The single FIGURE is a side view of a power limiter constructed in accordance with the invention.
Liquid crystal cells have been used as light valves for controlling the flow of infrared signals. For example, U.S. patent application Ser. No. 805,635, entitled Dual Liquid Crystal Based Visible-to-Infrared Dynamic Image Converter System, mailed to the Patent and Trademark Office on Dec. 4, 1985, by the present inventor and assigned to the assignee of this invention discloses the use of a dual liquid-crystal-based visible-to-infrared image detector which may make use of the twisted nematic arrangement of the liquid crystal or other arrangement of the liquid crystal for controlling the infrared signals. However, liquid crystals have not been used as power limiters in light detection circuits.
Researchers have determined that liquid crystals respond to changes in light intensity and in temperature caused thereby in much the same manner as they respond to changes in biasing potentials. See "Optical Field Induced Birefringence and Freederichsz Transition in a Nematic Liquid Crystal," Durbin, Arakelian, and Shen, Physical Review Letters, Vol. 47, No. 19, Nov. 9, 1981. For example, it has been determined that above a certain threshold of light intensity, a liquid crystal repolarizes so that the directors are aligned with the path of the light passing therethrough. It has also been determined that as a high intensity light beam passes through a liquid crystal, the heat therefrom, if above a threshold level, can cause defocusing of the light passing through the liquid crystal.
In copending U.S. application, Ser. No. 820,848, referred to supra, a number of power limiting arrangements are disclosed in which these properties of liquid crystals are utilized. In each of these arrangements one or another of the characteristics of the liquid crystal when subjected to high intensities of light is utilized to provide the power limiting function.
For example, a first infrared detector has a polarizer, a liquid crystal, and an analyzer arranged in the light path, the crystal being prepared in such a manner as to produce a parallel, perpendicular or twisted nematic liquid crystal. The arrangement is prepared so that light is transferred to the detector cell in the normal operating condition of the detector 10. When, however, the infrared light reaches a threshold intensity which may be capable of damaging or destroying the detector cell, the same intensity of the infrared light causes the directors of the liquid crystal to realign so that those directors tend to lie parallel to the polarization axis of the infrared beam. This alters significantly the birefringence or the twisting effect of the nematic liquid crystal and allows the light to pass directly through the crystal without a change in its orientation. This causes the infrared beam to be rejected by the analyzer thus limiting the power applied to the detector cell before it can be damaged.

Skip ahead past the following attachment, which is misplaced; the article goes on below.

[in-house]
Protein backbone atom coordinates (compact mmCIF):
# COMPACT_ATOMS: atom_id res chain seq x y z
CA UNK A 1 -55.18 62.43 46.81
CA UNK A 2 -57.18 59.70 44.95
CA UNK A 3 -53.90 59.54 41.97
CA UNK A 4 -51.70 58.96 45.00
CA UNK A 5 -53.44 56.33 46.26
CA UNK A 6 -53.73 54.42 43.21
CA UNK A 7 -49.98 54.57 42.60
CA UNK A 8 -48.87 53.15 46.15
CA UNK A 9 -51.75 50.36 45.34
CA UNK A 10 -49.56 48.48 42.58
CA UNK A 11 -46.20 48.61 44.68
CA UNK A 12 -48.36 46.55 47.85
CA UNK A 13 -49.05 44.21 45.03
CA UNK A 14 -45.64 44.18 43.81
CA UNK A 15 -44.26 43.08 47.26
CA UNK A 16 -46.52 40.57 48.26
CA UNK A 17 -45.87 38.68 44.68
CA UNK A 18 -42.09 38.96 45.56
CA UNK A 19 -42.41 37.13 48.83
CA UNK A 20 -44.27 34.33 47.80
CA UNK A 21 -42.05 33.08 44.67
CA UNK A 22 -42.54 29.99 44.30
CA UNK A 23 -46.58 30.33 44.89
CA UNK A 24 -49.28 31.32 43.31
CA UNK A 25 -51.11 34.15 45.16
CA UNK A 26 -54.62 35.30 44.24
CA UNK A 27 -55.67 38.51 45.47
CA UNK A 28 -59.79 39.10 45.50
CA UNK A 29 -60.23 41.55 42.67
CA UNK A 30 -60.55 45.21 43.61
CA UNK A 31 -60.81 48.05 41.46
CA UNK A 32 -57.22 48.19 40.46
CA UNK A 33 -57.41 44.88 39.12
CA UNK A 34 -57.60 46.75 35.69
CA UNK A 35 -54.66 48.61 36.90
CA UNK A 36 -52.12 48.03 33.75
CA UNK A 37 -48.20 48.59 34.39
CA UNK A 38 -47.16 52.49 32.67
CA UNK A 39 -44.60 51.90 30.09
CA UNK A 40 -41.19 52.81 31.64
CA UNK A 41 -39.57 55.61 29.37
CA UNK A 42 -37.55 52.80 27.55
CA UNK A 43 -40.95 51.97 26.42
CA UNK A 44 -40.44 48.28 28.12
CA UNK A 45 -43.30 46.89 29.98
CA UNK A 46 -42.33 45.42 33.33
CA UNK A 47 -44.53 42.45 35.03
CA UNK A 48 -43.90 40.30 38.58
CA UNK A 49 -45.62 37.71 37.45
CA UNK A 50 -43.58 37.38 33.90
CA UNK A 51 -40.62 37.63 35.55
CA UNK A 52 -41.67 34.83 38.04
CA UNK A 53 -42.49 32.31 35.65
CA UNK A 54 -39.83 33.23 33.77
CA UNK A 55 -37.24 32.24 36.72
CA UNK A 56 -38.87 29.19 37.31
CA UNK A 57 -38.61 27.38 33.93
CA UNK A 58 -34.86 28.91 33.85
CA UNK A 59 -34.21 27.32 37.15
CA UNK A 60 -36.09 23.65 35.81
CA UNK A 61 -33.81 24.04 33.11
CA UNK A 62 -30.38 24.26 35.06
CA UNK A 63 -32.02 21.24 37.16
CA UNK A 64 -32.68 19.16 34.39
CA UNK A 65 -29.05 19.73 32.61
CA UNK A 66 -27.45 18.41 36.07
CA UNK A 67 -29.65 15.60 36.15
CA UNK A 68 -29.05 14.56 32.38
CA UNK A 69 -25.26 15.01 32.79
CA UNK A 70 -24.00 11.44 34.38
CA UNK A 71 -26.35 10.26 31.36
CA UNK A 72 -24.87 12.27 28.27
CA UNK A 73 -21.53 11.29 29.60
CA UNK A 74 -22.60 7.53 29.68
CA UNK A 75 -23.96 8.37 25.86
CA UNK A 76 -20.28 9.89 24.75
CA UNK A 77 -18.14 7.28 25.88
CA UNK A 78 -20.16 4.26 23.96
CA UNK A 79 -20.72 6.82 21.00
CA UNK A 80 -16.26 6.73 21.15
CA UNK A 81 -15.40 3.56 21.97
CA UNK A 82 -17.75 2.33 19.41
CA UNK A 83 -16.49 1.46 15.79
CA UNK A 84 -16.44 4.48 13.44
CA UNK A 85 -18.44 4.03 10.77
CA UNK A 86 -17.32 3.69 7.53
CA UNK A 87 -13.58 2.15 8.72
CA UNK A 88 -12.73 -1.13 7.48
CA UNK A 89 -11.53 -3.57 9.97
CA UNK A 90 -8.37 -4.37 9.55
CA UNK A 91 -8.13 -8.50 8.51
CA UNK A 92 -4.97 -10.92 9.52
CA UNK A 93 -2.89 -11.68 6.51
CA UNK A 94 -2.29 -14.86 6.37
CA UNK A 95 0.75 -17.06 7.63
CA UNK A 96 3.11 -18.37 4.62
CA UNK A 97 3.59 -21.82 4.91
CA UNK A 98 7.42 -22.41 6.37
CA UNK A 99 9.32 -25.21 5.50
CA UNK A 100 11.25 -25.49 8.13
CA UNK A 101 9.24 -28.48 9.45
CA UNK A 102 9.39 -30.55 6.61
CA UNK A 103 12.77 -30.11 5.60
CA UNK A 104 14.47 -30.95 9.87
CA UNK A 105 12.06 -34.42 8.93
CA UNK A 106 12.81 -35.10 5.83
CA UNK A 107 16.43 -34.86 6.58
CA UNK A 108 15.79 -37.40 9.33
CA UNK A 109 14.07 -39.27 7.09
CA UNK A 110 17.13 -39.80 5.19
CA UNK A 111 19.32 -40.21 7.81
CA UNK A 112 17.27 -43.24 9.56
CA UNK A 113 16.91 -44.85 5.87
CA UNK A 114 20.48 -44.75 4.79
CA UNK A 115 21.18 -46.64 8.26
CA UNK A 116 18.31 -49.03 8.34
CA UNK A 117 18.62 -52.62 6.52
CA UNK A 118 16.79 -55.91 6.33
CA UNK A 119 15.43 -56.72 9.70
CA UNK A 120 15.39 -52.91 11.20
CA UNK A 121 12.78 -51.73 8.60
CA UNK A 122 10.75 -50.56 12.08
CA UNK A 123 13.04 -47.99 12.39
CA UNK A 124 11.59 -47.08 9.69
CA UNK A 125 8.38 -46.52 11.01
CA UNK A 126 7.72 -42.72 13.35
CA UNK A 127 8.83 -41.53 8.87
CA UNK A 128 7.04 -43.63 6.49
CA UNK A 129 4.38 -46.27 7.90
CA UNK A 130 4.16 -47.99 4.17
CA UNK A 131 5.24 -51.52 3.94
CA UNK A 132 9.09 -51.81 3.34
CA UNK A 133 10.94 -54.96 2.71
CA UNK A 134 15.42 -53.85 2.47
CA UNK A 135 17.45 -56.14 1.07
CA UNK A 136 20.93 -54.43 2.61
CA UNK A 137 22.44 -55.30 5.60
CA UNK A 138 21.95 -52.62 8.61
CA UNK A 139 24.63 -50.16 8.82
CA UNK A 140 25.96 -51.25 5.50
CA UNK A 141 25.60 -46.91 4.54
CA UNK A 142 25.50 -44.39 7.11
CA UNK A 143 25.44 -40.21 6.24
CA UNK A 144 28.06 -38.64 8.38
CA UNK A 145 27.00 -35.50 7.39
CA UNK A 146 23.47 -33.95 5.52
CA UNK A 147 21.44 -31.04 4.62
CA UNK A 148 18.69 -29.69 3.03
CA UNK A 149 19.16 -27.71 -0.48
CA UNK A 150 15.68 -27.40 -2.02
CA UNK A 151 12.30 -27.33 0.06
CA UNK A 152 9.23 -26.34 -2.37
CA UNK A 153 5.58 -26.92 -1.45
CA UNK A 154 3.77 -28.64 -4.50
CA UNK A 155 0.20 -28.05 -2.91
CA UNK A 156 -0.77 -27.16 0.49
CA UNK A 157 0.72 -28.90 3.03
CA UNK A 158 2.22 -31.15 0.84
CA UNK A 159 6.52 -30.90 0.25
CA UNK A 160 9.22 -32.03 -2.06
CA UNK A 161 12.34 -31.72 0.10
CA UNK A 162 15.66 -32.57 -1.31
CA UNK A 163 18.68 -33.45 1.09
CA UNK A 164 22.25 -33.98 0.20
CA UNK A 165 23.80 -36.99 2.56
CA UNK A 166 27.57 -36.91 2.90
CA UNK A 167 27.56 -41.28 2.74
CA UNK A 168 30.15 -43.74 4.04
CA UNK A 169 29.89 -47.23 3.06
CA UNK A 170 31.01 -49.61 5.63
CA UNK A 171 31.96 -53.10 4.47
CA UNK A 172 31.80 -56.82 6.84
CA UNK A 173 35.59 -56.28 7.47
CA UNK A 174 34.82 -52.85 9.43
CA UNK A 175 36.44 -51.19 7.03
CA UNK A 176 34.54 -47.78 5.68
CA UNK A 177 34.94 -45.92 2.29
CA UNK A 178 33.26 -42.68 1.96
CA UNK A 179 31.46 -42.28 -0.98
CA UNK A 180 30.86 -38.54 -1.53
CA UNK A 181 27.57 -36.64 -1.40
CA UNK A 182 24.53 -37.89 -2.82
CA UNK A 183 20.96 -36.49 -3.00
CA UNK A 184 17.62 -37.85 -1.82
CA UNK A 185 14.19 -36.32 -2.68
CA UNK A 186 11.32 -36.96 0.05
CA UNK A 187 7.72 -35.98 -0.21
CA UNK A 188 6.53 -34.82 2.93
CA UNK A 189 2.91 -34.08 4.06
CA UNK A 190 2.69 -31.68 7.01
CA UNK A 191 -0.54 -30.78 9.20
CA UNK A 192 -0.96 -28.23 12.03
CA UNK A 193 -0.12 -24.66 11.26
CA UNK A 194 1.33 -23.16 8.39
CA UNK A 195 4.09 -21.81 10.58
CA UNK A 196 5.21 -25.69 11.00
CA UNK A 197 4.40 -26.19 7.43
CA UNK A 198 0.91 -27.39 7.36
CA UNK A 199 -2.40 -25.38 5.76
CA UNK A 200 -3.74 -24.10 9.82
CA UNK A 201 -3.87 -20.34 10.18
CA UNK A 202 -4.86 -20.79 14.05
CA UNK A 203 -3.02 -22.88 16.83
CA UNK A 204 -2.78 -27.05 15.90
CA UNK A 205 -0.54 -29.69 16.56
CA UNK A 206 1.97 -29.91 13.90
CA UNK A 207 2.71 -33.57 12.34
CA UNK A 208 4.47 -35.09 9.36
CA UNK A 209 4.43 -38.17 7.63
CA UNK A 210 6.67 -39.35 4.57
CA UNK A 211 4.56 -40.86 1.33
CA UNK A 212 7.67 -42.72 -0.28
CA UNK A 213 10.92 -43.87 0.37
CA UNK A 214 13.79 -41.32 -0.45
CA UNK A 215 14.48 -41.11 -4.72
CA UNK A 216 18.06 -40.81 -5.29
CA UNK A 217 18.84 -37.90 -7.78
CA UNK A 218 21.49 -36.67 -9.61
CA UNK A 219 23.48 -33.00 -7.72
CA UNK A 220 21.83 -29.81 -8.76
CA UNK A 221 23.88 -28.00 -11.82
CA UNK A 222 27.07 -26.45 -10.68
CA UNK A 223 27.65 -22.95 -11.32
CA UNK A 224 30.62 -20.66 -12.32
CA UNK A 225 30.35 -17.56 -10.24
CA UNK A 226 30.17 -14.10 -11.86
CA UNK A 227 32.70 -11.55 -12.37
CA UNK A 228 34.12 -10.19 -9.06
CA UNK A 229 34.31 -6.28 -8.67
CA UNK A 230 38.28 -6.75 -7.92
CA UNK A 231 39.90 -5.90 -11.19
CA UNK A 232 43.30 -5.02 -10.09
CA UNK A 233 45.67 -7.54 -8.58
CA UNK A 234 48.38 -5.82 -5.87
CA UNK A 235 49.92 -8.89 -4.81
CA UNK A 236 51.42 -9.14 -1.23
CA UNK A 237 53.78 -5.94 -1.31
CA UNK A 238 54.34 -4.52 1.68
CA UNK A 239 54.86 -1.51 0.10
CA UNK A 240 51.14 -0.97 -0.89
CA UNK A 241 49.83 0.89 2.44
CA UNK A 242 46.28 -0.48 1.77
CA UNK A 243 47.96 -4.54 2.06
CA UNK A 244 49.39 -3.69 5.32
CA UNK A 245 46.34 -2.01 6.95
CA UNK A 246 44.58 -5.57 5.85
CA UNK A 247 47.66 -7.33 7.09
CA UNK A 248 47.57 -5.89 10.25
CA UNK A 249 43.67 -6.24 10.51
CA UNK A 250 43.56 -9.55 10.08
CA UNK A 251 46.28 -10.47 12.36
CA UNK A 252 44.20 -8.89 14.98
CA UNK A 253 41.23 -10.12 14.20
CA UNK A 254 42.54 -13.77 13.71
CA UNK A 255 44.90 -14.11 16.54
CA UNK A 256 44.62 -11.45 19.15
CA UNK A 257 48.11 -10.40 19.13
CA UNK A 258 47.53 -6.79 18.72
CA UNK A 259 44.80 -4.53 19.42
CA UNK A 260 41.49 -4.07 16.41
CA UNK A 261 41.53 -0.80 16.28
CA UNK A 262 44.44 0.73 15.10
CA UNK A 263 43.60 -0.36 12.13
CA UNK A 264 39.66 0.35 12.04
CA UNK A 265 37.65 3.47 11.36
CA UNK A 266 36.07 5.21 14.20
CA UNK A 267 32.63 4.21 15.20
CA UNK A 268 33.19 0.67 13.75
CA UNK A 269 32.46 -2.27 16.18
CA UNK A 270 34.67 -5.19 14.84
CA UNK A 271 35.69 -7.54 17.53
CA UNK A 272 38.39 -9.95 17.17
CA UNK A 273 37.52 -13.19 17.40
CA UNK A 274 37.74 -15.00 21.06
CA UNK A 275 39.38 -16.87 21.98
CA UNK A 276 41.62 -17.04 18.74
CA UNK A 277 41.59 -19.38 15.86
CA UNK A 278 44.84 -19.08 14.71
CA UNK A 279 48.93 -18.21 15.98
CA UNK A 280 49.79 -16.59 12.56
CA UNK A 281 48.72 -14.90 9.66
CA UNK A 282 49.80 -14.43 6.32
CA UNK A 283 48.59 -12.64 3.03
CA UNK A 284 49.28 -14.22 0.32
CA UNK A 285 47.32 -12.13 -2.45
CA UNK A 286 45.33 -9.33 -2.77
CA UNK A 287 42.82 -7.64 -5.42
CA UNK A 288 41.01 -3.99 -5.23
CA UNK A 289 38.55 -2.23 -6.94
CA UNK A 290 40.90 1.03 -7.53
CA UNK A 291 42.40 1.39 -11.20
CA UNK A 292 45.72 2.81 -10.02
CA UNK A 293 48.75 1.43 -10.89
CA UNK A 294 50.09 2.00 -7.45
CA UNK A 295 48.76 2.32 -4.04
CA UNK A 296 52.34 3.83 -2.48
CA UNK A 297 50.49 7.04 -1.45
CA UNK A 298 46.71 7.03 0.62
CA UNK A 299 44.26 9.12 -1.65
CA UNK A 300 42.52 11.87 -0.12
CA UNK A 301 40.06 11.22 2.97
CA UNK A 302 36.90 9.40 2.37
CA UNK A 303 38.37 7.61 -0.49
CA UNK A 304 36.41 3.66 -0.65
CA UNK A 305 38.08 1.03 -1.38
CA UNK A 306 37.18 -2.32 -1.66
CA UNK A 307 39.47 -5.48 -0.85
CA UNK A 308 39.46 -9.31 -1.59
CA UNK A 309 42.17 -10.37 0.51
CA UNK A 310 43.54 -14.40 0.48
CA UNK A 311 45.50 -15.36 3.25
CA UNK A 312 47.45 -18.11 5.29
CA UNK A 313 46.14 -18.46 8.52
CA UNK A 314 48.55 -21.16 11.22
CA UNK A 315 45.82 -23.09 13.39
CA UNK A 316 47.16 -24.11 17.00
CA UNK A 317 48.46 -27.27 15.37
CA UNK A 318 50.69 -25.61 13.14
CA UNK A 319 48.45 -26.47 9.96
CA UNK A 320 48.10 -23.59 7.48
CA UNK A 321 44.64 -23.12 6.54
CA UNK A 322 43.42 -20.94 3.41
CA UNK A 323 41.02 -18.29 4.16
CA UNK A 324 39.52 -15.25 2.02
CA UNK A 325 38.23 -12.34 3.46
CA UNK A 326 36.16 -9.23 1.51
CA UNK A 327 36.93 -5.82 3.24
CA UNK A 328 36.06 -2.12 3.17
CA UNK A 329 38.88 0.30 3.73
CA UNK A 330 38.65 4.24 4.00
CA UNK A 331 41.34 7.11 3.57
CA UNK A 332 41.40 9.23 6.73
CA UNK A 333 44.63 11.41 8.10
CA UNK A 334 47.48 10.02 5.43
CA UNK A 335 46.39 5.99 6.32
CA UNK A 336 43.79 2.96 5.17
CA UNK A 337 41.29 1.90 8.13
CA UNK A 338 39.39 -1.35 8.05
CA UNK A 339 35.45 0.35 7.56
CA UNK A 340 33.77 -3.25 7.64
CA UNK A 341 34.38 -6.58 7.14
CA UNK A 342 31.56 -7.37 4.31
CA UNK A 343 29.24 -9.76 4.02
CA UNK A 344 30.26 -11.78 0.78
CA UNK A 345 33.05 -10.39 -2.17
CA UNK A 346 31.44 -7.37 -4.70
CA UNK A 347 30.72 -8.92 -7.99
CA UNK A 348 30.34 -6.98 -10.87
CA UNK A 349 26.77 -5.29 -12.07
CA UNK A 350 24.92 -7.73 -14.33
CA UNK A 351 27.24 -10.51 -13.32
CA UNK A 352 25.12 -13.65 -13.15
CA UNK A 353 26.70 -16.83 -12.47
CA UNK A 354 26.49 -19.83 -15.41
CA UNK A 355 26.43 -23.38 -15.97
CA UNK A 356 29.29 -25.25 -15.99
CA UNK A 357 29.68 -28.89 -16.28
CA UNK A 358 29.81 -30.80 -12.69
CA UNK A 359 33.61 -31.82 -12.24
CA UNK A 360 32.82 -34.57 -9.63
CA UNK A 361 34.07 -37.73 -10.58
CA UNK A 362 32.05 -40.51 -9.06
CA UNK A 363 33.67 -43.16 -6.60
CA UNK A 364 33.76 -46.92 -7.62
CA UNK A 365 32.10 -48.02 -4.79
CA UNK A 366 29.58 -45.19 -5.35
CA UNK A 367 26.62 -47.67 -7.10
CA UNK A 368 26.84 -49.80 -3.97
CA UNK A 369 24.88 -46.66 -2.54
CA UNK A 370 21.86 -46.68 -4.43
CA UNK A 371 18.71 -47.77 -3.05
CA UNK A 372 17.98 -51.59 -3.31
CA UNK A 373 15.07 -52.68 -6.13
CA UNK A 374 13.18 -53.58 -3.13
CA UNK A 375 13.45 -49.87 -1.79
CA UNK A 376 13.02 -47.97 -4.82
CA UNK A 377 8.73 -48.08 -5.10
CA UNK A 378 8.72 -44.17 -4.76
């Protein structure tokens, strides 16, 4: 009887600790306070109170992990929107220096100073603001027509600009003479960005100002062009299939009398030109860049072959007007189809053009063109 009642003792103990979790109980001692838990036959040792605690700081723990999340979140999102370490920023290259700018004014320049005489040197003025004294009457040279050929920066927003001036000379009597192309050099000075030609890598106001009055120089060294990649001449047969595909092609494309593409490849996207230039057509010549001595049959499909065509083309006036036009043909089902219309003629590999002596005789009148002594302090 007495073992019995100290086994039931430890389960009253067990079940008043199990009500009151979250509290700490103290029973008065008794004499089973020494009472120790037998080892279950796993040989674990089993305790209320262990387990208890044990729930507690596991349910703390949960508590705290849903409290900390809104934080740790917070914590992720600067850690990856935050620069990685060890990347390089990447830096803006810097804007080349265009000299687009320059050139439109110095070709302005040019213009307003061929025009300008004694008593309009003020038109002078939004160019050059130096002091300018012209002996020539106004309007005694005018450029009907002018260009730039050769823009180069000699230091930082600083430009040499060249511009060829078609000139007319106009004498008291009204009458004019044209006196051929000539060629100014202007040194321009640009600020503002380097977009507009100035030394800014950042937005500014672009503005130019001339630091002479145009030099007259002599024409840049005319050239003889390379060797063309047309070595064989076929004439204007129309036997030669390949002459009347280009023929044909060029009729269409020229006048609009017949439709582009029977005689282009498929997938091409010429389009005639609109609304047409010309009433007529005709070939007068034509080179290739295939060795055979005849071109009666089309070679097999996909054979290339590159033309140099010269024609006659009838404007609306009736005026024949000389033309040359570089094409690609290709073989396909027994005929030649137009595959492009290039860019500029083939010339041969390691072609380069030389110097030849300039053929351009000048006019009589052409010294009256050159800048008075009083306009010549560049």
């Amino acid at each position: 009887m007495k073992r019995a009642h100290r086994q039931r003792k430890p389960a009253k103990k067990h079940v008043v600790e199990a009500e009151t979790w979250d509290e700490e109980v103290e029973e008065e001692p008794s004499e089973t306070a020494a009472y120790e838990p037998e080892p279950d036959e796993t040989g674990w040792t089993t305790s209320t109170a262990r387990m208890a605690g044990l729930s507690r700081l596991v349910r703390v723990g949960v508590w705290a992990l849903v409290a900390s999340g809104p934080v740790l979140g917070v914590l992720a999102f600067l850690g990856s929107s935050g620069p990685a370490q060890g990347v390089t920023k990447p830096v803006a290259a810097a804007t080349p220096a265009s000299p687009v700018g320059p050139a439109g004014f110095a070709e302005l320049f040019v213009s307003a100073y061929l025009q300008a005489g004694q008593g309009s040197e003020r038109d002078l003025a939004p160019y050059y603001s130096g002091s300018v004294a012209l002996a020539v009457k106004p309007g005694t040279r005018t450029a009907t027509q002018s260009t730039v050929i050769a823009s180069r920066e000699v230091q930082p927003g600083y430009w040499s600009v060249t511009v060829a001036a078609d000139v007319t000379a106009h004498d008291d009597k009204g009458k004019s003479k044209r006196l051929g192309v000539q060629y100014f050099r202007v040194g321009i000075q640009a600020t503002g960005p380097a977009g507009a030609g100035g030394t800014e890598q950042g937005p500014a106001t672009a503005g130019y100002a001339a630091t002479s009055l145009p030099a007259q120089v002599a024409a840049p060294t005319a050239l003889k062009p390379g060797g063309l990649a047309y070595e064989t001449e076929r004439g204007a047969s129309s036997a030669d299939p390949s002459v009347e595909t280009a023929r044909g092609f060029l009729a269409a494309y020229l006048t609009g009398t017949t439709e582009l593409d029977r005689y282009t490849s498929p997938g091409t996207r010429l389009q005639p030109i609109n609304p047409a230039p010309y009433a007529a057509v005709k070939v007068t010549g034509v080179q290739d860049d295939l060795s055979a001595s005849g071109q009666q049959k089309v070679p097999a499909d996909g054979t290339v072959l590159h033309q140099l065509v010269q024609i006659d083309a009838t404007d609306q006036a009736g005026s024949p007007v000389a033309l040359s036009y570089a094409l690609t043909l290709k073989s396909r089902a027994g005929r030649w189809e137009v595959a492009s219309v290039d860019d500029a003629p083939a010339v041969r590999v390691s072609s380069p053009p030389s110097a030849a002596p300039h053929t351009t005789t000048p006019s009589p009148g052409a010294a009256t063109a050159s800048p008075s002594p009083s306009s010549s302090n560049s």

Another infrared detector passes light through a lens system, a liquid crystal, and an aperture on the way to the detector cell in the normal condition. The liquid crystal is prepared so that the directors thereof lie parallel to light passing through the crystal; consequently, that light is not affected by the crystal in its normal operating state and is focused to pass through the aperture. When the light intensity reaches a certain level, a refocusing effect occurs in the liquid crystal. This defocuses the entire lens system so that a substantial portion of the light is no longer focused through the aperture and the power to the detector cell is limited before damage can occur.
The final detector has a detector cell which receives light which passes through a first prism, a nematic liquid crystal, and a second prism. The velocity of light passing through the liquid crystal is, of course, dependent upon the orientation of the light because a liquid crystal has different indices of refraction parallel and perpendicular to the orientation of the optical axis of the material. When the intensity of light reaches a particular level, the indices of refraction are varied in the liquid crystal so that the light is directed through the crystal at the second prism at a different angle thereby diverting it from the normal light path and again limiting the power applied to the cell.